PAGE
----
What does a nested ecosystem look like? Companies are part of industries and markets — business ecosystems — that are embedded in local and national economies, which in turn are interwoven with societies.

References

1.See, for example, the Global Economic Policy Uncertainty Index at http://policyuncertainty.com.

2.See M. Reeves and J. Harnoss, “The Business of Business Is No Longer Just Business,” June 6, 2017, www.bcg.com.

3.BCG analysis comparing the relative performance effects of noncompetitive factors (political/regulatory exposure) and competitive factors (e.g., profitability, EBIT [earnings before interest and taxes] margin). The importance of noncompetitive factors has increased relative to competitive ones (from 0.4x to 0.6x) and even exceeds competitive factors in financial services (~1.4x).

4.See M. Reeves and J. Rose, “Rethinking Your Supply Chain in an Era of Protectionism,” March 22, 2017, www.hbr.org.

5.BCG analysis based on S&P CapitalIQ.

6.BCG analysis based on S&P CapitalIQ. Intel share price grew from $0.81 to ~$34.20 (end of June 2017).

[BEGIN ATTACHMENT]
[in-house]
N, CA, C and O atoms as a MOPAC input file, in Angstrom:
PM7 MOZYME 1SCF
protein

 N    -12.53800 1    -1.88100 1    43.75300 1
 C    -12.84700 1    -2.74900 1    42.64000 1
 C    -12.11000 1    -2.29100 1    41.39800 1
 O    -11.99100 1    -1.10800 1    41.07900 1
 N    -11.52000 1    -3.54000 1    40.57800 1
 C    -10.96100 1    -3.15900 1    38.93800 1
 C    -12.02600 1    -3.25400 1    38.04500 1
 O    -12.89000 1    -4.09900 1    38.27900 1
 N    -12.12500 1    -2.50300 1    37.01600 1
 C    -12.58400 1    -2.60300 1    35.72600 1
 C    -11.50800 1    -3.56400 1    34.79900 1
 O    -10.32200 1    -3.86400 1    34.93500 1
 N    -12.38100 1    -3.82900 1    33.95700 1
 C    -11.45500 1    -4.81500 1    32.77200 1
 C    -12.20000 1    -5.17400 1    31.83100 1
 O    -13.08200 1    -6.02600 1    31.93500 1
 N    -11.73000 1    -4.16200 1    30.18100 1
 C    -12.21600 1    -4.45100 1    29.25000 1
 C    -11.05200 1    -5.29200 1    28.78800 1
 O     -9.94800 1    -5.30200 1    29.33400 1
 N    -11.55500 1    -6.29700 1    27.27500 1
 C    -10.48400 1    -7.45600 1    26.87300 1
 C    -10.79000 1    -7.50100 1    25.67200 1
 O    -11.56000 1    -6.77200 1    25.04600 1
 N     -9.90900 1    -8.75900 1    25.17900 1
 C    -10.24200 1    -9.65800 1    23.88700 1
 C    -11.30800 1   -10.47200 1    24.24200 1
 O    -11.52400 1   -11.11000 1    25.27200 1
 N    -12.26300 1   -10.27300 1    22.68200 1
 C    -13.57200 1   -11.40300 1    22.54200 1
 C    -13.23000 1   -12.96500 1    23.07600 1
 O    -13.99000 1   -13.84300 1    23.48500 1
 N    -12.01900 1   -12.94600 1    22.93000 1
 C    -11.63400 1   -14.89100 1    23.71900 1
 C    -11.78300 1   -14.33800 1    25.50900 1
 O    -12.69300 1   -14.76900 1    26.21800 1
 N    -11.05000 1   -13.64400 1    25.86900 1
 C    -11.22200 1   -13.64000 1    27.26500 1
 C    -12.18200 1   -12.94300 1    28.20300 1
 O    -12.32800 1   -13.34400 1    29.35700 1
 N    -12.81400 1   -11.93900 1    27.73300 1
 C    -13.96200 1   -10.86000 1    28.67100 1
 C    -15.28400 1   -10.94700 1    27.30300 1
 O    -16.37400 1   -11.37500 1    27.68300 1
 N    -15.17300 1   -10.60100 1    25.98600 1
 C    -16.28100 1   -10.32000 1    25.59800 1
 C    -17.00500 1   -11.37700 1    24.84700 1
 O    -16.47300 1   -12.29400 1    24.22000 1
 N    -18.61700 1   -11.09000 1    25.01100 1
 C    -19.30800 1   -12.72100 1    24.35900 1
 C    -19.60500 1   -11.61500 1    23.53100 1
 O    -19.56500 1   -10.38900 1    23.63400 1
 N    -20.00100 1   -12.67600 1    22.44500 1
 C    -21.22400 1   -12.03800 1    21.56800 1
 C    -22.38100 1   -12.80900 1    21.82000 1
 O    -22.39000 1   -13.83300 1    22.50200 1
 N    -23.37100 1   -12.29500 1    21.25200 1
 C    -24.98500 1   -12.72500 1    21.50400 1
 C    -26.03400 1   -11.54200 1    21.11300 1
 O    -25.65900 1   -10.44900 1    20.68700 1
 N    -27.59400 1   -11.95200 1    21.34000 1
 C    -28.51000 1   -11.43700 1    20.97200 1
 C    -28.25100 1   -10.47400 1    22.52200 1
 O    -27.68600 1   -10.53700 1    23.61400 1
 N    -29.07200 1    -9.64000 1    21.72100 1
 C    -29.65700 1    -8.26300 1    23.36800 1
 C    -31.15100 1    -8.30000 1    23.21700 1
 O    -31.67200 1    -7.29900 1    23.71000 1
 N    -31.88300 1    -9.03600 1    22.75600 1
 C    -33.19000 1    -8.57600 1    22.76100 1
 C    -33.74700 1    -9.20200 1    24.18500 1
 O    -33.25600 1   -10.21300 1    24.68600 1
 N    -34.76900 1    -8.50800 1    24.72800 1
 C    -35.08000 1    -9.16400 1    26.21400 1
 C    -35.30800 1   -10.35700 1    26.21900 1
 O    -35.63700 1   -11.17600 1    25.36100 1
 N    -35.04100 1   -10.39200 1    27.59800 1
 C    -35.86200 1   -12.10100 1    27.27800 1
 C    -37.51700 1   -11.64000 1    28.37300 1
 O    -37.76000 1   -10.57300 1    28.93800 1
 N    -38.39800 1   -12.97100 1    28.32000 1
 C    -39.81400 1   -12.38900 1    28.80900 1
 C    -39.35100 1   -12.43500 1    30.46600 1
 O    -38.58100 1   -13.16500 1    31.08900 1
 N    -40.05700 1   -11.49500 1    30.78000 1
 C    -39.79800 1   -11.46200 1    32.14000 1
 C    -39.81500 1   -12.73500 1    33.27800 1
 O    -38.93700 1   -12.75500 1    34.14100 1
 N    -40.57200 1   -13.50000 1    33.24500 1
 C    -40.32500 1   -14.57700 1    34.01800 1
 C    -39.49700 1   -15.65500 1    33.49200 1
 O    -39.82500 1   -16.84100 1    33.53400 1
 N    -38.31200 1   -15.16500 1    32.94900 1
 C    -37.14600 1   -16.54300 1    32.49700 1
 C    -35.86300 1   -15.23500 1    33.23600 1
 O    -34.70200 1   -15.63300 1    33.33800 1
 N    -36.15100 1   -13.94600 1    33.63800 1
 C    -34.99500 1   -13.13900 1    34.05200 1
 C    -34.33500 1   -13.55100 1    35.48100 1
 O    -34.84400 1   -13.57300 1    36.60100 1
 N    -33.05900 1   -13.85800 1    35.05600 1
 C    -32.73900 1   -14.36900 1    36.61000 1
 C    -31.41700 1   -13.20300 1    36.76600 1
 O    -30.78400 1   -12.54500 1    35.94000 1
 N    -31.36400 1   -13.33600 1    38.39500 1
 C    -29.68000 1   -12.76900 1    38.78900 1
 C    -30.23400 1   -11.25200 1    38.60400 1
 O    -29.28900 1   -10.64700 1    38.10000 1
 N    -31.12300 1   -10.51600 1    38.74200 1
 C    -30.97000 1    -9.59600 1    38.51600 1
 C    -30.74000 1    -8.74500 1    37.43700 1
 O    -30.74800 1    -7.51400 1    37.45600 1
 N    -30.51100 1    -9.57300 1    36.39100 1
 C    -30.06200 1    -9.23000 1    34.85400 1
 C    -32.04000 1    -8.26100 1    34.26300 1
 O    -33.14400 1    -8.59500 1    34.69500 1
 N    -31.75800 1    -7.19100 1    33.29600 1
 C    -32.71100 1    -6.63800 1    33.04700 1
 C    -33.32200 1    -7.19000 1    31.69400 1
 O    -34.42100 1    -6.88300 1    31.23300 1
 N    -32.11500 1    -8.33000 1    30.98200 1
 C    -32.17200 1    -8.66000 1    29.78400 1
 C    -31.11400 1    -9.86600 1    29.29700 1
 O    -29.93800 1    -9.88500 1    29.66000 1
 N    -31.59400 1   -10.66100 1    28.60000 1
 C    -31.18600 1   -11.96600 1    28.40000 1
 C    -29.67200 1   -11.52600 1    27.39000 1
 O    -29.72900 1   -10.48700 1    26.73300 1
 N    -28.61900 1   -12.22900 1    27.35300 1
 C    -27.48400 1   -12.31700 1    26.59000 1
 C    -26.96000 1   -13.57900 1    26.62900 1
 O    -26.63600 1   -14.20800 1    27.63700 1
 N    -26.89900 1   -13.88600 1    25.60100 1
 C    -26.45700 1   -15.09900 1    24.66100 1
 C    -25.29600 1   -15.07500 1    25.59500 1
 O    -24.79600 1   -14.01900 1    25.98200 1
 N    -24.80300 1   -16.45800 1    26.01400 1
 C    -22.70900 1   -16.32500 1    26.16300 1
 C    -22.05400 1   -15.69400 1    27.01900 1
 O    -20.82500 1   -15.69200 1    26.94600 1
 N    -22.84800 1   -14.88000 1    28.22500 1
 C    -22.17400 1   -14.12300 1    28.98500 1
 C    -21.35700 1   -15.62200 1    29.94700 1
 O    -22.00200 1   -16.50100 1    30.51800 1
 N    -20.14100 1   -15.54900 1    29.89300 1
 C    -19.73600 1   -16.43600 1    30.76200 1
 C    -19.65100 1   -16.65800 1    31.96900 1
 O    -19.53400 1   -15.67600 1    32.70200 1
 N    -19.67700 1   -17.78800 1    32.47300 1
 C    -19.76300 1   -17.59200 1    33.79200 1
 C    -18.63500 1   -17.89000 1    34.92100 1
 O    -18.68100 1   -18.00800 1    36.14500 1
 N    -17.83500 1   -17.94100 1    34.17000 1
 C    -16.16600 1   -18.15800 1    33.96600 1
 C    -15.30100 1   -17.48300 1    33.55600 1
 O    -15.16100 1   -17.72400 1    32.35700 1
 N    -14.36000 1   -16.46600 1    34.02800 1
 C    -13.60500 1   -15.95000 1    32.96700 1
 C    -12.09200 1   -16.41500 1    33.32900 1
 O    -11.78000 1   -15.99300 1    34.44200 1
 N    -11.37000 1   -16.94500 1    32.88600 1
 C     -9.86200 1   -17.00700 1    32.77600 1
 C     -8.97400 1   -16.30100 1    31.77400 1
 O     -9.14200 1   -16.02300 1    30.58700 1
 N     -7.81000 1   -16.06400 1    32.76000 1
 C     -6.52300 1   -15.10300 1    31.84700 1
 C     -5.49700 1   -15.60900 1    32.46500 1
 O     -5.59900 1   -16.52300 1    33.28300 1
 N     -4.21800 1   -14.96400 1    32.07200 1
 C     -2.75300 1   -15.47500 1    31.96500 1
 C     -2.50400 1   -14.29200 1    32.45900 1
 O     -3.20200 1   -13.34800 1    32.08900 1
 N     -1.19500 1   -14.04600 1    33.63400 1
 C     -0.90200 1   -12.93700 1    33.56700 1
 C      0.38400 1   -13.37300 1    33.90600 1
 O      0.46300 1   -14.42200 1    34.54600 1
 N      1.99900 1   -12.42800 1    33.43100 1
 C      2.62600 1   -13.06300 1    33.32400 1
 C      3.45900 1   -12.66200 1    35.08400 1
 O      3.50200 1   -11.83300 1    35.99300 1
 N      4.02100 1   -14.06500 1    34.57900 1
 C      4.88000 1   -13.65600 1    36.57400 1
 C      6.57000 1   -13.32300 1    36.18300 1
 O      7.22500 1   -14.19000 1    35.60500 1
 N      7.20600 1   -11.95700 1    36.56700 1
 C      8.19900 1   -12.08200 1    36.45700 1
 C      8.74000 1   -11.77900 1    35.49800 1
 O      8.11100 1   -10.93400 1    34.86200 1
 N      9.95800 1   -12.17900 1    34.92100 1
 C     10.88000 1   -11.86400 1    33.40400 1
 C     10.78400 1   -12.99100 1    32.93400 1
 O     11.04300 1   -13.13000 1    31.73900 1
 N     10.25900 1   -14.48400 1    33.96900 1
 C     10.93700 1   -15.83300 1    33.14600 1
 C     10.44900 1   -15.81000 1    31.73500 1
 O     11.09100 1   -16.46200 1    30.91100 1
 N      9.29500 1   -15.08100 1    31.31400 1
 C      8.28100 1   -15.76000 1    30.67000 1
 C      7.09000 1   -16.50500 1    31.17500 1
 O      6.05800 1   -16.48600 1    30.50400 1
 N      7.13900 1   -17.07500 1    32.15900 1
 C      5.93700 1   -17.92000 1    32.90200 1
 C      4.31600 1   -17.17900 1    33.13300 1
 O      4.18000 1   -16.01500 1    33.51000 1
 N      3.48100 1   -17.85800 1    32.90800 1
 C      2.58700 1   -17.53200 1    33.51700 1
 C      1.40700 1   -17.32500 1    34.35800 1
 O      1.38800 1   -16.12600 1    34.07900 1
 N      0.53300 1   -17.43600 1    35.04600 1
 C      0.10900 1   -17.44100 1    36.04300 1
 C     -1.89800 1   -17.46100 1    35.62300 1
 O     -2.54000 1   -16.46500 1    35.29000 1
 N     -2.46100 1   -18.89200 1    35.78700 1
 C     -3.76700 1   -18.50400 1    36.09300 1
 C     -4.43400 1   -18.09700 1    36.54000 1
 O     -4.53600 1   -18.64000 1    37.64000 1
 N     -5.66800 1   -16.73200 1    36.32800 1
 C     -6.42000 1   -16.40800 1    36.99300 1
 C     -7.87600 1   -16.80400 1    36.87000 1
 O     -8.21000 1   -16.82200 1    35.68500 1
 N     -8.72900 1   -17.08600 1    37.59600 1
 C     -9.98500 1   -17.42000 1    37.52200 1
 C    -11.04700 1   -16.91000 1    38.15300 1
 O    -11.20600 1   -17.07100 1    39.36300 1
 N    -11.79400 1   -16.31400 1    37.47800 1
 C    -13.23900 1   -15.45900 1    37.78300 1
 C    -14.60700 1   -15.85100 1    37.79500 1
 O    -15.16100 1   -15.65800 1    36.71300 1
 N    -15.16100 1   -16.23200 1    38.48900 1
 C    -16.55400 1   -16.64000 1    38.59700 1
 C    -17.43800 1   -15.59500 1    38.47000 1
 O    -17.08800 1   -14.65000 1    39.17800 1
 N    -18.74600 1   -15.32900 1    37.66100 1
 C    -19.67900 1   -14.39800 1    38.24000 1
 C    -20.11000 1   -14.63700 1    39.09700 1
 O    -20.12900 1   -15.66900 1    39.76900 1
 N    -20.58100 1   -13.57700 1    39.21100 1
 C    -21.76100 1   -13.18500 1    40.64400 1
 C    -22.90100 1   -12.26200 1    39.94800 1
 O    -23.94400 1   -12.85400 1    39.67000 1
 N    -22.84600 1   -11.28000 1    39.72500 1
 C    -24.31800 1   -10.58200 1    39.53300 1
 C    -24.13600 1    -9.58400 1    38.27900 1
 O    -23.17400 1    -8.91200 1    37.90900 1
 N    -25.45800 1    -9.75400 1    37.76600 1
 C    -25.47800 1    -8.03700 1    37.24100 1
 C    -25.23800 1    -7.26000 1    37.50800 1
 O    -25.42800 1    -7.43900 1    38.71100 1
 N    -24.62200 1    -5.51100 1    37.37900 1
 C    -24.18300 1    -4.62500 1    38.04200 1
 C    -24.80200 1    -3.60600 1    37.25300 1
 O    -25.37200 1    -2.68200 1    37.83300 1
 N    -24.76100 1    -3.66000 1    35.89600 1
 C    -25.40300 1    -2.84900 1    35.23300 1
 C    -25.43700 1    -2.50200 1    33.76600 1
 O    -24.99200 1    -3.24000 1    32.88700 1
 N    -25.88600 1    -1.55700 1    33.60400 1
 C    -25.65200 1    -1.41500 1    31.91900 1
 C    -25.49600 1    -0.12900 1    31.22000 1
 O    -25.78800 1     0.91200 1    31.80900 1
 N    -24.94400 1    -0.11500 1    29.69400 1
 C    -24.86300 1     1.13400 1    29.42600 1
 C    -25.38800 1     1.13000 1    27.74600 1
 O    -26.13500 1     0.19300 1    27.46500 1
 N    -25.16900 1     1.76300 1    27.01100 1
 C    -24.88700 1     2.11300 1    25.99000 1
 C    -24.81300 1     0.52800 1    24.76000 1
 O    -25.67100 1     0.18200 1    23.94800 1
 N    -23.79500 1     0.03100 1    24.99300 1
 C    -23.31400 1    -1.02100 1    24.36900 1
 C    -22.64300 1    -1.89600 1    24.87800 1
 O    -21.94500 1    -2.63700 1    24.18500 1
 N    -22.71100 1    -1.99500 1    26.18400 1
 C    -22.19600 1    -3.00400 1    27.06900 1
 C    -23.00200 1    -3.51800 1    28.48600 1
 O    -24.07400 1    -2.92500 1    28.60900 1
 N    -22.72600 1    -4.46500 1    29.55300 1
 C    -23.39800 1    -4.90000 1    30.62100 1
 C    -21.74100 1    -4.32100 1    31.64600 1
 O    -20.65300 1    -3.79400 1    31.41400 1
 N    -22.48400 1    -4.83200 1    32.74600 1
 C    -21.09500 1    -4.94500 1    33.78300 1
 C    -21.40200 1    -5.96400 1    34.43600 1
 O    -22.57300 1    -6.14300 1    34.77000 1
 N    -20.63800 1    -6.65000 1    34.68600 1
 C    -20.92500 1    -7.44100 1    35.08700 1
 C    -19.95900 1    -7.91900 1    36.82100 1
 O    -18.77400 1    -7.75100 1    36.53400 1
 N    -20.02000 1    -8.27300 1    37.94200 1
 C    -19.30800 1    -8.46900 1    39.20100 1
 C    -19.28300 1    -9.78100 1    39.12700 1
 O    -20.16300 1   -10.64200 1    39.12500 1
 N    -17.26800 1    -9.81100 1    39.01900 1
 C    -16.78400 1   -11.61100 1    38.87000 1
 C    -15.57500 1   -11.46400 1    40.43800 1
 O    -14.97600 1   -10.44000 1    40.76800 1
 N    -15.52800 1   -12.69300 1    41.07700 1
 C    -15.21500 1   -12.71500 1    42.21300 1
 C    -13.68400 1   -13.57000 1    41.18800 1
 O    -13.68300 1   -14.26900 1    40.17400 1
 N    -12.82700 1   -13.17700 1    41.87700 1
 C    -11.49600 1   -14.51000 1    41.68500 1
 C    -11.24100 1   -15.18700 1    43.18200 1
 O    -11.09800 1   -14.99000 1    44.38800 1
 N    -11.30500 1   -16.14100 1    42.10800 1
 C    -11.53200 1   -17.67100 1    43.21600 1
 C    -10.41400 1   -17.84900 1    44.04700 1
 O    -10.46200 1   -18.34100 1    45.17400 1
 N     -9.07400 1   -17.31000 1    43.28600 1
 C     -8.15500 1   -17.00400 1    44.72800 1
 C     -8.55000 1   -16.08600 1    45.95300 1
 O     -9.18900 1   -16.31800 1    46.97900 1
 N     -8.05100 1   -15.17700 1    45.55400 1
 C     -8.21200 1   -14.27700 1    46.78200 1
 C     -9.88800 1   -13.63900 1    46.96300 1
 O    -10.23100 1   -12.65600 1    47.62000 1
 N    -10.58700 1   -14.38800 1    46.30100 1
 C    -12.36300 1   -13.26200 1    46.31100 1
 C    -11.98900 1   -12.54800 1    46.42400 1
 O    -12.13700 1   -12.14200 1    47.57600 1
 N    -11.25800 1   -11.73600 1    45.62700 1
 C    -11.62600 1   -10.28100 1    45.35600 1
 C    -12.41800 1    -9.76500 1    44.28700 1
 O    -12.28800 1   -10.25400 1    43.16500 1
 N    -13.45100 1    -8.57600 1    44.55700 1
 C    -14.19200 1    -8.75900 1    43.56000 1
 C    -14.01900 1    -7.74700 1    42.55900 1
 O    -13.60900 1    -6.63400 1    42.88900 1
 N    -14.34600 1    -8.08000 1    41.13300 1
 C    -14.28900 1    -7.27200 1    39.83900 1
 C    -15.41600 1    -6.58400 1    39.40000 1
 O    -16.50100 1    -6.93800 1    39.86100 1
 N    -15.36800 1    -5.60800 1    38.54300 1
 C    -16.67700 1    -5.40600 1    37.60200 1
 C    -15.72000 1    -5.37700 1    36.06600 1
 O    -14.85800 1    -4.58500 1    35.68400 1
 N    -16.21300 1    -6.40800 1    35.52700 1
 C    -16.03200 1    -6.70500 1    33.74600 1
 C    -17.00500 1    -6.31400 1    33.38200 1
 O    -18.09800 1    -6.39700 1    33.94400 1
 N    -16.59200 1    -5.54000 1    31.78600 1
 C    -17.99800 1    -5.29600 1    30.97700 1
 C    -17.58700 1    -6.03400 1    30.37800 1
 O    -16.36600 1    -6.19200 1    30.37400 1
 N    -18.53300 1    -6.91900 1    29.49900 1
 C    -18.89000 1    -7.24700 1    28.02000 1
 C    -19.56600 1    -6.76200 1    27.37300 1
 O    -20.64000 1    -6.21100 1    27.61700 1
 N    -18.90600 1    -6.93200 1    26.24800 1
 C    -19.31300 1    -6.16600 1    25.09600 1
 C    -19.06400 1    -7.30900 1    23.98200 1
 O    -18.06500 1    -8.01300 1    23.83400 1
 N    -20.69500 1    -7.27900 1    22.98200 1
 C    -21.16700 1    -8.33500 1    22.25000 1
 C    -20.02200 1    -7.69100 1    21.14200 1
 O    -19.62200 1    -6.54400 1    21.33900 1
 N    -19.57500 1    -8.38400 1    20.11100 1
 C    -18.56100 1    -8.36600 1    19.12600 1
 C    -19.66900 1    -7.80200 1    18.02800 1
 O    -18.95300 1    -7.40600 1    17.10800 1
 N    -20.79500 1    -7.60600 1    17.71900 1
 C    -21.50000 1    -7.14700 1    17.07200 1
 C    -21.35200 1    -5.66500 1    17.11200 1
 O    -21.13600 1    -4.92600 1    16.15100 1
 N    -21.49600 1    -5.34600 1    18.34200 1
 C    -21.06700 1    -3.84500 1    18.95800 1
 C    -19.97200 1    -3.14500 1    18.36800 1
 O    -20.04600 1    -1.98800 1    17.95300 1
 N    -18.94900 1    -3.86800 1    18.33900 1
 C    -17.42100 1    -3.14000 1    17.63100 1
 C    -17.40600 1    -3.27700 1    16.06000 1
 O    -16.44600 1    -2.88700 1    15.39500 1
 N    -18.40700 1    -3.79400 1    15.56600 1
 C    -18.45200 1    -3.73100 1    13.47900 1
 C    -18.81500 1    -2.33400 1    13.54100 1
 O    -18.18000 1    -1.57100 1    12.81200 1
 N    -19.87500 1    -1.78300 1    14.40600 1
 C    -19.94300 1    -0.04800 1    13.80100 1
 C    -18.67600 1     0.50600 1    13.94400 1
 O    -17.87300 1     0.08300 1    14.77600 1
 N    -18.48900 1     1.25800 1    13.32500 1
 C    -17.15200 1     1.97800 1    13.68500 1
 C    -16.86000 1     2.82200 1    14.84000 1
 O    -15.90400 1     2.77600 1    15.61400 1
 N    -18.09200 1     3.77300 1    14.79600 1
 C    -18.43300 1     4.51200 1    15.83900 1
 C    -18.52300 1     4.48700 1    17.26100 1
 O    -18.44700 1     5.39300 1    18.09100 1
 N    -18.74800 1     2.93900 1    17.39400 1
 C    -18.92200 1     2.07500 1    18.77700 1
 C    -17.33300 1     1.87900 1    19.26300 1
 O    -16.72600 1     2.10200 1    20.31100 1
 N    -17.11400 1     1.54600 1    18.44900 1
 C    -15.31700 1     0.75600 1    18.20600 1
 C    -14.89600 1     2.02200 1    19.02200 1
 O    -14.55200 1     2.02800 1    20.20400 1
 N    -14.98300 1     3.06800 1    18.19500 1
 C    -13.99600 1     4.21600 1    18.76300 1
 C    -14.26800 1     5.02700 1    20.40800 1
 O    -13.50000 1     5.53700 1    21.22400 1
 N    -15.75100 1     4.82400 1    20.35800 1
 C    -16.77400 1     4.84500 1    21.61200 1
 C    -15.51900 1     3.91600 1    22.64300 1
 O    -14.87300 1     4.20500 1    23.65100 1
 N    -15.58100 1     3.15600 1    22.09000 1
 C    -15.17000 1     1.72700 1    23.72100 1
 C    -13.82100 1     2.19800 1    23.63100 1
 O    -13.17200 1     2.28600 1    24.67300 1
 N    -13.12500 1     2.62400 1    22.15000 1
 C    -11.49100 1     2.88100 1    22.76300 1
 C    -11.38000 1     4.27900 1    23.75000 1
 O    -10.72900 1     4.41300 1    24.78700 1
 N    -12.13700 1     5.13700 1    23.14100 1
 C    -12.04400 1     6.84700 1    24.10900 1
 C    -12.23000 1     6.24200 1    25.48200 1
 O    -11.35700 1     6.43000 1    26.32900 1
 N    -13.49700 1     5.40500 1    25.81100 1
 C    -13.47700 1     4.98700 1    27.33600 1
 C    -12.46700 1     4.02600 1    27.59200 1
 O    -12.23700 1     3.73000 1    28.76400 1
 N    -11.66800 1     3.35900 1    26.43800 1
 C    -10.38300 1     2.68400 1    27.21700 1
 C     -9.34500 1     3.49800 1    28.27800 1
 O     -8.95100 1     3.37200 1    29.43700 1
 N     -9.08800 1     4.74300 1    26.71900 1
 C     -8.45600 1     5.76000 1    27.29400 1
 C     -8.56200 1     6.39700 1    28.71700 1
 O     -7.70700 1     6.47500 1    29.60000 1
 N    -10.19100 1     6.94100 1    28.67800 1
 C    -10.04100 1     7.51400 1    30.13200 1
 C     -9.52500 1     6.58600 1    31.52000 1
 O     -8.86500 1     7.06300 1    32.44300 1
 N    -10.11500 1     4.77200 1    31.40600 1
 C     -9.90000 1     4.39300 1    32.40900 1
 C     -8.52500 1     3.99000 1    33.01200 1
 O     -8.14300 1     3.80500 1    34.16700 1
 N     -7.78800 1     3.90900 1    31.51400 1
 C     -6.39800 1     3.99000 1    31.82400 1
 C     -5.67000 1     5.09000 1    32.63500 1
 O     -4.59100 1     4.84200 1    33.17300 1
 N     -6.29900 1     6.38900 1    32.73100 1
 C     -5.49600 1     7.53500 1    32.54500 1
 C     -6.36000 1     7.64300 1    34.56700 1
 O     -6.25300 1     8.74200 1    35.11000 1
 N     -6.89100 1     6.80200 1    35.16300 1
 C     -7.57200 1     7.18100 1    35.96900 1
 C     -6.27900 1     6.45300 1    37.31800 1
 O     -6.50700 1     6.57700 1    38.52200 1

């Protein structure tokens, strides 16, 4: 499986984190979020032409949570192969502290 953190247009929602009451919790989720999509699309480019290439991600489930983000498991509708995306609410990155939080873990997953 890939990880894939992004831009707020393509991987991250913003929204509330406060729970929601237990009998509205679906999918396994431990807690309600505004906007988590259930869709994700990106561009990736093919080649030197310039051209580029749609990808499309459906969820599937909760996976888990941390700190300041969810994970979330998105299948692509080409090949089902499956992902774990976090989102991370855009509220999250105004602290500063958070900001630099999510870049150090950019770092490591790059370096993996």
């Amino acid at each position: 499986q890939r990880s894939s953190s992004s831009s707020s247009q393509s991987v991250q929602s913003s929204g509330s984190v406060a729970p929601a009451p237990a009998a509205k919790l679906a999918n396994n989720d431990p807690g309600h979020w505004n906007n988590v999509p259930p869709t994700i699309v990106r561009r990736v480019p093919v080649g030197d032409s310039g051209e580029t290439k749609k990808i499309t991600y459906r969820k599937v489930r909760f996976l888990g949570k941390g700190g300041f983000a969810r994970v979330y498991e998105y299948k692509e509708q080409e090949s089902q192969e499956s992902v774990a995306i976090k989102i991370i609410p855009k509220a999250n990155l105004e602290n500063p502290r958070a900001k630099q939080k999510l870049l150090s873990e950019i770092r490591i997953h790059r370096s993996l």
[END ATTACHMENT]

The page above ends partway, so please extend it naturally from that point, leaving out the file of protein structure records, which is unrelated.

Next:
2 Comments On: The Five Steps All Leaders Must Take in the Age of Uncertainty

  • simbarashe kamba | July 19, 2017

    This is baseline insightful article, that, would-be business leaders and current leaders need to have take-a ways. Thoroughly enjoyed the article for it is relevant to the kind of industry that the organization I work for belongs.Anticipation of change processes through a collective envisioning of business ecosystems and being proactive in strategy formulation and implementation to hedge against business weakness in the competitive global economy is the way to go.No longer is the ardent “business as usual”. Was just thinking of the impact and results that could, may be, in the next 5-10 years come from corp orates going global and the agile political,social, economic changes that they face and how they could mitigate to influencing governing authorities in those countries in policy changes and or other stakeholders in the communities that the corp orates will be operating to increase revenue streams!

  • Patrick Hoverstadt | August 4, 2017

    Gentlemen – Like the article.
    Absolutely agree that an understanding of the ecosystem is critical. We have developed an approach to strategy based on strategic fit within an organisational ecosystem. Just wanted to reinforce some of the points you made.